There's an app for everything, even infidelity
There seems to be no limit to the imagination of app creators, who want you to simply be happy -- even if it's with someone else's husband or wife.
Humankind is never satiated.
People make promises in front of altars, and then, soon after, they sacrifice themselves to take another person's spouse. Because, well, they can. Or they have to. Or they feel like it. Or something.
One excuse I hear is that married lovers are more assiduous -- or even more grateful.
The only issue, it seems, is whether your current husband or wife begins to suspect and make investigations.
App developers have not been slow to help your cheating heart beat easily. So I am grateful to the Huffington Post for bringing together some of the more imaginative applications that hide your indiscretions.
There is, for example, Slydial. This neat little affair is your way to get straight through to your illicit lover's voice mail without his or her current amour sniffing suspiciously.
What is charming about Slydial is that its Web site doesn't directly address cheaters at all, unlike the site for makers of the Call and Text Eraser App -- Cate, as it's more personally known.
Cate's creators do offer a variety of uses for their fine invention. They claim it will stop telemarketers in their tracks. They claim it will stop abusive calls (from an ex-spouse, perhaps).
But, at heart, Cate is all about having an invisible log of calls and text messages and being able to hide specific numbers from your contact list. Spouses, you see, have a natural tendency to look in the obvious places for painful clues.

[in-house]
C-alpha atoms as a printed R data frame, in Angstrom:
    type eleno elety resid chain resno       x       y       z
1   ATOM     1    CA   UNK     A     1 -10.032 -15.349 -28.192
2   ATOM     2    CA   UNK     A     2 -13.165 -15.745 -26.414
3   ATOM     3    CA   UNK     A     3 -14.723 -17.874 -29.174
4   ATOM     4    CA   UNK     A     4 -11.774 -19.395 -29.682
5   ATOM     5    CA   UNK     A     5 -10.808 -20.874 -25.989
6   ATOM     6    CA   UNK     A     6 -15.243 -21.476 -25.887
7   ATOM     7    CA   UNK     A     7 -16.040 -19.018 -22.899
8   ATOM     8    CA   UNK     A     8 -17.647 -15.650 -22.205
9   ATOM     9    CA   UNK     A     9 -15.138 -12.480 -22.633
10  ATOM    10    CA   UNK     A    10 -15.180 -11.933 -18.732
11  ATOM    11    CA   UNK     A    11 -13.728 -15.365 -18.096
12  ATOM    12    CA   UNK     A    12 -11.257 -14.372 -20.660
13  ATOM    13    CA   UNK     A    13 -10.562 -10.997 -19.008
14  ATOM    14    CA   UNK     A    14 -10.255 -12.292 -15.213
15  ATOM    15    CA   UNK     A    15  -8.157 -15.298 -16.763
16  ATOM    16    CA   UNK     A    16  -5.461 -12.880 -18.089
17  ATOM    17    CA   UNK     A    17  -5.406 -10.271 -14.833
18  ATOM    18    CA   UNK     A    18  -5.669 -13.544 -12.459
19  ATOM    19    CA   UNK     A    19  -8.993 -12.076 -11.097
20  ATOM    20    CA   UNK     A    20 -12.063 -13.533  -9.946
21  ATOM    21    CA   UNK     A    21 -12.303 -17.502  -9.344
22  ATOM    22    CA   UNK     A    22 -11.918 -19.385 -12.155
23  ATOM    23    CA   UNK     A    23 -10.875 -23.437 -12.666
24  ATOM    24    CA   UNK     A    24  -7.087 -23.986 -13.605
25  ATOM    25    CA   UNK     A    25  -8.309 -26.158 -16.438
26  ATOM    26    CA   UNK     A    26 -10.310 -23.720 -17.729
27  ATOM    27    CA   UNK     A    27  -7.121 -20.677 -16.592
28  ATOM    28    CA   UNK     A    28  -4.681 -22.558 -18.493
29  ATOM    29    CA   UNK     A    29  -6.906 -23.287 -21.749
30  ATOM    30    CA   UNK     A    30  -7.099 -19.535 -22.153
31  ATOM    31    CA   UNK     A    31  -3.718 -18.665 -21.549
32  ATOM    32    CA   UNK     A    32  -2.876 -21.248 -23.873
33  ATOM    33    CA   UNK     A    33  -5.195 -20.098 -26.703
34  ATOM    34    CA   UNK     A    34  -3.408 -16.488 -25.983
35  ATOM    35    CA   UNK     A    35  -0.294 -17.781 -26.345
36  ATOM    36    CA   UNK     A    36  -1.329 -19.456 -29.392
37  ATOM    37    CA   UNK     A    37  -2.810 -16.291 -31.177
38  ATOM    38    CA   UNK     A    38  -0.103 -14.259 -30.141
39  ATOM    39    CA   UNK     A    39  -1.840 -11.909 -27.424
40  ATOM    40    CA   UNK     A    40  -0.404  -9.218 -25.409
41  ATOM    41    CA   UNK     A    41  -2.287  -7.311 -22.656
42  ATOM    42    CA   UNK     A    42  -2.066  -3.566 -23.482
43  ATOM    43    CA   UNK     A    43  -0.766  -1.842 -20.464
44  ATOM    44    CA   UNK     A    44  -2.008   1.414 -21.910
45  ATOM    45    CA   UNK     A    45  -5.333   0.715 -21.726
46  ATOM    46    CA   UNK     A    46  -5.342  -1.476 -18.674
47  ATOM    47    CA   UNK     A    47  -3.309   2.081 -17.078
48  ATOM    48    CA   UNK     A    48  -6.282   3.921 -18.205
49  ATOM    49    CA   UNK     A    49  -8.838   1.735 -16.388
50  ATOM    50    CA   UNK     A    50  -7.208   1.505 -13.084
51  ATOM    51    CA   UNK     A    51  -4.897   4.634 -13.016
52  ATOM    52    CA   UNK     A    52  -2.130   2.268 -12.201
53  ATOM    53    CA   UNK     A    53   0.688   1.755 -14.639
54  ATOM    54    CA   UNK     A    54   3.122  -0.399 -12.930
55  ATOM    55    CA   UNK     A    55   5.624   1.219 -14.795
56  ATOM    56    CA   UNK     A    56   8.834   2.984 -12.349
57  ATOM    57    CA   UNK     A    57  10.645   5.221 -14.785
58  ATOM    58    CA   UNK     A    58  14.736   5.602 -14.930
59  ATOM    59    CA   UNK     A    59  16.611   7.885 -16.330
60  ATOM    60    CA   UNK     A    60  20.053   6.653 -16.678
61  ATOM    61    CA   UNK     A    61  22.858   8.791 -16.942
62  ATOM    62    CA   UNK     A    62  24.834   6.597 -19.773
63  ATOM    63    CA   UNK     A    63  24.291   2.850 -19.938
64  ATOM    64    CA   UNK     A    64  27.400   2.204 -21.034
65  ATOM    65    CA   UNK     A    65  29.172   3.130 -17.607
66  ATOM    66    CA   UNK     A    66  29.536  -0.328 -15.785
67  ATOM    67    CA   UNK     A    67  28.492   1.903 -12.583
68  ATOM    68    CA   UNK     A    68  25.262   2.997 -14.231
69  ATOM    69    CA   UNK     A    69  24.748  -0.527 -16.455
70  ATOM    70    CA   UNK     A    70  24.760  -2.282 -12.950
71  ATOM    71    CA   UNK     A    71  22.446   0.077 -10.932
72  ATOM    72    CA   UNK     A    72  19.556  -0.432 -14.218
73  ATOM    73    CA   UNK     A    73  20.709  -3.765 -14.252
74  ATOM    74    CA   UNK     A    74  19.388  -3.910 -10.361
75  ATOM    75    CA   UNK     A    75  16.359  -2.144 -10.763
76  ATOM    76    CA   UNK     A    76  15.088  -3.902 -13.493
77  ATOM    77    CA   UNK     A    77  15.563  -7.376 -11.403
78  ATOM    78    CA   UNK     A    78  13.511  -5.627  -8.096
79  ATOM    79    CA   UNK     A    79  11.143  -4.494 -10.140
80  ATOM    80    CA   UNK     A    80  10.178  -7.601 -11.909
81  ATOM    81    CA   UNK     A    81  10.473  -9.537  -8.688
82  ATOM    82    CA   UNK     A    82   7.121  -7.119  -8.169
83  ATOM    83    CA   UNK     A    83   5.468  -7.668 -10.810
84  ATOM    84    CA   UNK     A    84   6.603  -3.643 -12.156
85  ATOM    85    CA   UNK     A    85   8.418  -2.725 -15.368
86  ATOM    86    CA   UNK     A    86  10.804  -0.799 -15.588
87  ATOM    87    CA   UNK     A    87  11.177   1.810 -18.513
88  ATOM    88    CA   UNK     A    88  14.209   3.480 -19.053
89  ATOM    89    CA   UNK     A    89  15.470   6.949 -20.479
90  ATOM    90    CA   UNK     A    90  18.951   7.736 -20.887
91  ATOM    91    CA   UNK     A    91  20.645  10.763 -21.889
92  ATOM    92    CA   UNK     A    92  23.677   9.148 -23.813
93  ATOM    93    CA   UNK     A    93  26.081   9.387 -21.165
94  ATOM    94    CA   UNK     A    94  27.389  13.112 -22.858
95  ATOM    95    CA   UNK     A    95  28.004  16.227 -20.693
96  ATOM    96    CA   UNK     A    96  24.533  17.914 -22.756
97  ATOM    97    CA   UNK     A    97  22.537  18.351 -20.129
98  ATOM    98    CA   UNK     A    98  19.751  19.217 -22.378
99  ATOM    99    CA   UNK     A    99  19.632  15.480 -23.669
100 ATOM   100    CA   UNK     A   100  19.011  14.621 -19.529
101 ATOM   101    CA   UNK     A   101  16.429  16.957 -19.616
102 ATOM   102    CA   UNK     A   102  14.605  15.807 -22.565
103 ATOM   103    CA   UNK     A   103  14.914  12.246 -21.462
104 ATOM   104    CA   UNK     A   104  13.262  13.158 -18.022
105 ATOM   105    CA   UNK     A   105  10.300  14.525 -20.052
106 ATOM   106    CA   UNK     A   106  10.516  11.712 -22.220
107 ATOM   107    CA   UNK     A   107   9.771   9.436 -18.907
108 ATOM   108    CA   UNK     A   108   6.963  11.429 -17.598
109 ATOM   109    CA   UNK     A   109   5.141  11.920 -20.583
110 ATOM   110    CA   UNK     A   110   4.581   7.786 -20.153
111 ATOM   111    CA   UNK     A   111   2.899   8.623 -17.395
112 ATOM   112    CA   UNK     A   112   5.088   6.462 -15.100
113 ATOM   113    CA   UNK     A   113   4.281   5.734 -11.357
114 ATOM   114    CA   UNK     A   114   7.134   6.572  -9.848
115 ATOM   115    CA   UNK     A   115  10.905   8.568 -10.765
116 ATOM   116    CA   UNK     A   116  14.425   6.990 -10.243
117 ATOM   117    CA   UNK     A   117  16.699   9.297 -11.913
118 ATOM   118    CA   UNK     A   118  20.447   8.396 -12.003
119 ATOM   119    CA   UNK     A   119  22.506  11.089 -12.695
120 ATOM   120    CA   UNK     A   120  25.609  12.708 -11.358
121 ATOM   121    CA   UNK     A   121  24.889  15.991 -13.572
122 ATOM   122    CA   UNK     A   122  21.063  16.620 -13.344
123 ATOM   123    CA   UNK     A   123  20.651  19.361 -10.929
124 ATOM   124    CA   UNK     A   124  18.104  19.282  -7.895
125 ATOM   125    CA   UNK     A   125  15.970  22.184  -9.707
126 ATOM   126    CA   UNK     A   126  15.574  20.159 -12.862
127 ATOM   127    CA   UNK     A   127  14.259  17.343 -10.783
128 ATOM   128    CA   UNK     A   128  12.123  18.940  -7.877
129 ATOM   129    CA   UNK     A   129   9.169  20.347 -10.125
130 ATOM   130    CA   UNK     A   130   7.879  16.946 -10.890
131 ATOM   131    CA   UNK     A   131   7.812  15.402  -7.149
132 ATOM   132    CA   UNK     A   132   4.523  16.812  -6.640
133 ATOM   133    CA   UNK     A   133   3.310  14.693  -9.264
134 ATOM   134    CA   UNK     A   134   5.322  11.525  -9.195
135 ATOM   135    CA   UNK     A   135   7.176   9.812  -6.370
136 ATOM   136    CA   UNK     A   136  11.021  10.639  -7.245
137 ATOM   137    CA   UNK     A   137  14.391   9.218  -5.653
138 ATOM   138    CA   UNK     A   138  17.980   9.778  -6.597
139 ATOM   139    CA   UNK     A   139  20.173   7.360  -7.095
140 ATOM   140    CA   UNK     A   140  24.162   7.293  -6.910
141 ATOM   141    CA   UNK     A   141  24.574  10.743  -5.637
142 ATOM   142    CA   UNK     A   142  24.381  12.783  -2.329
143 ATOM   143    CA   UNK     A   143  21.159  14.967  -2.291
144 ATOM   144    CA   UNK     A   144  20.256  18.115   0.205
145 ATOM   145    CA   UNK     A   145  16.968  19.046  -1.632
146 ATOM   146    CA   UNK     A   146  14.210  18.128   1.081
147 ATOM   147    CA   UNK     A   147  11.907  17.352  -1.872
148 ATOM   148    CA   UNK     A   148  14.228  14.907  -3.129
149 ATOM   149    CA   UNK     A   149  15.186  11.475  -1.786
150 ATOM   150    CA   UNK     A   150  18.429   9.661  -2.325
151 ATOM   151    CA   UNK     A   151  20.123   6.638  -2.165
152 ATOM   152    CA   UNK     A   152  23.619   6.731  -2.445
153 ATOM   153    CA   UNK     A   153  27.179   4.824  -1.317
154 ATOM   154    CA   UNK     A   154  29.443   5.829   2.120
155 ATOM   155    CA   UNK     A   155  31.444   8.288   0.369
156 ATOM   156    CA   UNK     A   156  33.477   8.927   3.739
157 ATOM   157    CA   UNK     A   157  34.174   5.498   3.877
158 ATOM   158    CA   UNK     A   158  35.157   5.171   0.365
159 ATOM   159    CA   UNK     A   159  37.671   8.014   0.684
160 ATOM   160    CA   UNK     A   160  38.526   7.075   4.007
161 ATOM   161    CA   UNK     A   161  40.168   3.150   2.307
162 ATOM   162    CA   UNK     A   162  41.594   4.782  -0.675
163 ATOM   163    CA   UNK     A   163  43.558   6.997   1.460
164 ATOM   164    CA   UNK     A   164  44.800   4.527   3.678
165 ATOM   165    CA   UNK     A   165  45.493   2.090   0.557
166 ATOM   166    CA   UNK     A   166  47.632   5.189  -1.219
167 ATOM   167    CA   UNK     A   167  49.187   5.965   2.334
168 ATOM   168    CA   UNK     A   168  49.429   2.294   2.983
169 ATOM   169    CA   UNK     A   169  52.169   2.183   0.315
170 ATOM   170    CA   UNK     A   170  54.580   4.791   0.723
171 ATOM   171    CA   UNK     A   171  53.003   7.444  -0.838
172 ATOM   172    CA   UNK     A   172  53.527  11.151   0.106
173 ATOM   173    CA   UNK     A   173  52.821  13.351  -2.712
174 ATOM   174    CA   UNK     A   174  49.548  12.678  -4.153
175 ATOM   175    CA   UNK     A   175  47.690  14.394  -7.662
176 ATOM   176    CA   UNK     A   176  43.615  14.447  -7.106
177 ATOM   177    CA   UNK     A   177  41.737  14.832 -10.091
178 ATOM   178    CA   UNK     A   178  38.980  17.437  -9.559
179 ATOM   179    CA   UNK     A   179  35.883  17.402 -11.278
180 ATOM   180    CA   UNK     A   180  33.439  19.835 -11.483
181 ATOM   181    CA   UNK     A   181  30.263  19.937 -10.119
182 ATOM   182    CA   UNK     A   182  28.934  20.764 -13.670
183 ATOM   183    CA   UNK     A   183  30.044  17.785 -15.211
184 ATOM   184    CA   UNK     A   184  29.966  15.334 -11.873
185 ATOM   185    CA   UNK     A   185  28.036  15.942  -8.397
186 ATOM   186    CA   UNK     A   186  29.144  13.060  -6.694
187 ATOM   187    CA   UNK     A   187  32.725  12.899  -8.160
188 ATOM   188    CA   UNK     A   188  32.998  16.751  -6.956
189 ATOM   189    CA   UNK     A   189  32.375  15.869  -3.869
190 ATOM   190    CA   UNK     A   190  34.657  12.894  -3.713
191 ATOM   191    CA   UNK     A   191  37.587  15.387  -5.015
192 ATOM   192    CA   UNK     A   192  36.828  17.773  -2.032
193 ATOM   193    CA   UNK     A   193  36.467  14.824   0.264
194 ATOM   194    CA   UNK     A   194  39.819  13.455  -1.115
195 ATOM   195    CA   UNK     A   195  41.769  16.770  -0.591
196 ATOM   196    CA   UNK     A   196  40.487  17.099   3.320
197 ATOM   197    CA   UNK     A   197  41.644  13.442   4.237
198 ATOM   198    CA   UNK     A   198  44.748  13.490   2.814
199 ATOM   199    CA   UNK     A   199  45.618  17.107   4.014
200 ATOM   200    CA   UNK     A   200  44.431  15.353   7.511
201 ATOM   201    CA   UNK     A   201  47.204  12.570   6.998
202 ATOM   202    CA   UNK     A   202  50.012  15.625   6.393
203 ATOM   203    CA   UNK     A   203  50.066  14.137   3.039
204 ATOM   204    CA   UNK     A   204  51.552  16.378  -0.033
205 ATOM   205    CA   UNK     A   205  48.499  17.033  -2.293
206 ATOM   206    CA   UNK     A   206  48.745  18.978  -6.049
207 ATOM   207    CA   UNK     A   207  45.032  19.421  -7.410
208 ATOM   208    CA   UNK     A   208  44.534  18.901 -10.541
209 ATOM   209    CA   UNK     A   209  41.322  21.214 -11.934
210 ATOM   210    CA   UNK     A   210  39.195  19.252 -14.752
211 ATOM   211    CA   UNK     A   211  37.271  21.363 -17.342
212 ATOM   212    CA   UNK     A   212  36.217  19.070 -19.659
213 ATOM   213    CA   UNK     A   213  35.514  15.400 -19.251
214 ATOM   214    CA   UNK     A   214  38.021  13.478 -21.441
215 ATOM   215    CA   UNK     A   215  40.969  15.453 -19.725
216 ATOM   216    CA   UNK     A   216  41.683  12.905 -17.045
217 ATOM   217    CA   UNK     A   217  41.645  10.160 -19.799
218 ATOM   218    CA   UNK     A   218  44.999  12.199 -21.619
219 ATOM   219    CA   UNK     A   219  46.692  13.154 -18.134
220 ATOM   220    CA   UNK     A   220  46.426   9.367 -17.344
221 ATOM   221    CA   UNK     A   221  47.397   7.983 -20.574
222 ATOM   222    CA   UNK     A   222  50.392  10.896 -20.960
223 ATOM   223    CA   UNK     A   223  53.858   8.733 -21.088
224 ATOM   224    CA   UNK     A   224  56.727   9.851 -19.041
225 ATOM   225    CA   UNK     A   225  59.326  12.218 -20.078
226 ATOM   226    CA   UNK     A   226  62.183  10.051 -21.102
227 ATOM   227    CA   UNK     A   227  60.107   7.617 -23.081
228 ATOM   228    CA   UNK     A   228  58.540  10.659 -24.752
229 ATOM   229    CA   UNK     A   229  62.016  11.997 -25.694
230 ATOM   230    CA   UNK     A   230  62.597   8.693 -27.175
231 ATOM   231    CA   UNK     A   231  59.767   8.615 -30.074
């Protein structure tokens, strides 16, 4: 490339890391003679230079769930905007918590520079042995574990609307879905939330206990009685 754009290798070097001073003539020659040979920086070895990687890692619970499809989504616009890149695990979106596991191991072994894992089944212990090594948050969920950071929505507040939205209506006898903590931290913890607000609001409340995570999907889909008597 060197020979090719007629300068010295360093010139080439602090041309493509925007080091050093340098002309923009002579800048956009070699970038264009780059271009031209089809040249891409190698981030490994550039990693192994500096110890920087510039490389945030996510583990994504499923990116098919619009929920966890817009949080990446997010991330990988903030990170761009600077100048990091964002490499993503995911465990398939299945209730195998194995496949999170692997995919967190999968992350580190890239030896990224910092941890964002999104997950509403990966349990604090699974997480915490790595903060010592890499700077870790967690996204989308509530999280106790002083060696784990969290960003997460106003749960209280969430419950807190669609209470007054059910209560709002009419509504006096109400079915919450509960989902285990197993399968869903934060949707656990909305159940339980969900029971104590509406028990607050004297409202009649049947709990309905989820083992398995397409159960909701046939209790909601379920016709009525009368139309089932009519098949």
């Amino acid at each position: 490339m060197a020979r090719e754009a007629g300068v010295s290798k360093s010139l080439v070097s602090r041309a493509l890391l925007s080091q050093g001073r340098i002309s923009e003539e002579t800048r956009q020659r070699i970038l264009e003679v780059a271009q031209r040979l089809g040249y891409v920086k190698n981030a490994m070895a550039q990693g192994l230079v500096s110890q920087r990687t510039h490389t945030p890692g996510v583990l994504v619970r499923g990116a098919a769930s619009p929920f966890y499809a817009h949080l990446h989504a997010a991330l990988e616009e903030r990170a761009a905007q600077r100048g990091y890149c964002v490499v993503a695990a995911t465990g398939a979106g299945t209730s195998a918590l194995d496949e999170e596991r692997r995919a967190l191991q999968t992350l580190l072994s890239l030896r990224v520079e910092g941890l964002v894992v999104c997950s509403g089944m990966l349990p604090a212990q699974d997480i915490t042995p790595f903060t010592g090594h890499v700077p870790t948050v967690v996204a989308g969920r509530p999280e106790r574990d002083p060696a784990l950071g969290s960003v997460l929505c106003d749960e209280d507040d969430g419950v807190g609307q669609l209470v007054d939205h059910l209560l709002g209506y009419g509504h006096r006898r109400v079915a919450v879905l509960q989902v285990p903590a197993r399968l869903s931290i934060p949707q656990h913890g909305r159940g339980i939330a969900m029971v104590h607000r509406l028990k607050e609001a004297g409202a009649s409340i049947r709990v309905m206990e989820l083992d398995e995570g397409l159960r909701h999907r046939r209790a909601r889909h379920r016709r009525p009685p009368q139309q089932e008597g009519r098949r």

How else to explain Cate's slogan: "Love is blind, we like to keep it that way"?
This is a little more subtle than, which makes text messages simply disappear. Technology, you see, has so many subtle ways to help you fulfill your dreams.
I hadn't, for example, been aware of the Vaulty Stocks app. This heinous, insidious, society-threatening monstrosity pretends, as its name suggests, to be a stocks app.
Look more closely, though, and it is nothing more than a repository for all your guilty secrets. It's a grimy locker for your more private pictures and videos.
The Web site boasts: "No one will even know you have anything to hide."
Might I wave a dampened flag here? Wouldn't your spouse be slightly suspicious if, well, she saw the Vaulty Stocks app on your phone?
So perhaps the most subtle and the most satanic is the NQ Mobile Vault. This tempting app(le) takes your pictures, videos, and who knows what else might be incriminating in the wrong hands and backs them up in the cloud.
Personally, I am suspicious of clouds. I associate them with bad things like rain and seasonal affective disorder. However, there exist those who believe that they are the future.
I wonder whether app developers will have to continue to innovate as faithful, loving spouses continue to discover the ruses that their unworthy lovers are attempting.
Perhaps this will be a never-ending battle battle between the decent and selfish.
In the end, relationships are about power. Surely some enterprising app developers will begin to create apps where you can secretly bug your lover's phone without having to worry about what cover-up apps they happen to have installed.
Because, in the end, technology and relationships have one common thread: they're both better when they're easy.